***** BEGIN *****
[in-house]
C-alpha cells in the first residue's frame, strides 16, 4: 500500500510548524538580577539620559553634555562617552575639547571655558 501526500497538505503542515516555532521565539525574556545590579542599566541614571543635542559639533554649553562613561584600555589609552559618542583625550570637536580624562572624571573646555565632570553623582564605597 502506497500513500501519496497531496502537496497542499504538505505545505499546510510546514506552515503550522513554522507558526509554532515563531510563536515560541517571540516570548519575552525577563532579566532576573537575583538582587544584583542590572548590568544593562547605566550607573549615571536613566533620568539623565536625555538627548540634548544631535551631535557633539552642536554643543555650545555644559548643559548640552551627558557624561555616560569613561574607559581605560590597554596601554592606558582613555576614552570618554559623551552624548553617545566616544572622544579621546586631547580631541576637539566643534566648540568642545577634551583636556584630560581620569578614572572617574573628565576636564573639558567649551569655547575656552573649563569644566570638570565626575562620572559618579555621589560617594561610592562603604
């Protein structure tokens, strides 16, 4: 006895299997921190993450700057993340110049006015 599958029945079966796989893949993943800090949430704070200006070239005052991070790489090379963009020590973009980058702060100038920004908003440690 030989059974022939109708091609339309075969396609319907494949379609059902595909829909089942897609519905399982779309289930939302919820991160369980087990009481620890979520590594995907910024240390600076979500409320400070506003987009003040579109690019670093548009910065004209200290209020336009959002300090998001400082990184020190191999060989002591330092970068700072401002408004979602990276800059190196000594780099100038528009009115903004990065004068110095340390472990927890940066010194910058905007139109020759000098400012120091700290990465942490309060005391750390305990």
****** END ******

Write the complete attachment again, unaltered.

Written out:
[in-house]
C-alpha cells in the first residue's frame, strides 16, 4: 500500500510548524538580577539620559553634555562617552575639547571655558 501526500497538505503542515516555532521565539525574556545590579542599566541614571543635542559639533554649553562613561584600555589609552559618542583625550570637536580624562572624571573646555565632570553623582564605597 502506497500513500501519496497531496502537496497542499504538505505545505499546510510546514506552515503550522513554522507558526509554532515563531510563536515560541517571540516570548519575552525577563532579566532576573537575583538582587544584583542590572548590568544593562547605566550607573549615571536613566533620568539623565536625555538627548540634548544631535551631535557633539552642536554643543555650545555644559548643559548640552551627558557624561555616560569613561574607559581605560590597554596601554592606558582613555576614552570618554559623551552624548553617545566616544572622544579621546586631547580631541576637539566643534566648540568642545577634551583636556584630560581620569578614572572617574573628565576636564573639558567649551569655547575656552573649563569644566570638570565626575562620572559618579555621589560617594561610592562603604
């Protein structure tokens, strides 16, 4: 006895299997921190993450700057993340110049006015 599958029945079966796989893949993943800090949430704070200006070239005052991070790489090379963009020590973009980058702060100038920004908003440690 030989059974022939109708091609339309075969396609319907494949379609059902595909829909089942897609519905399982779309289930939302919820991160369980087990009481620890979520590594995907910024240390600076979500409320400070506003987009003040579109690019670093548009910065004209200290209020336009959002300090998001400082990184020190191999060989002591330092970068700072401002408004979602990276800059190196000594780099100038528009009115903004990065004068110095340390472990927890940066010194910058905007139109020759000098400012120091700290990465942490309060005391750390305990």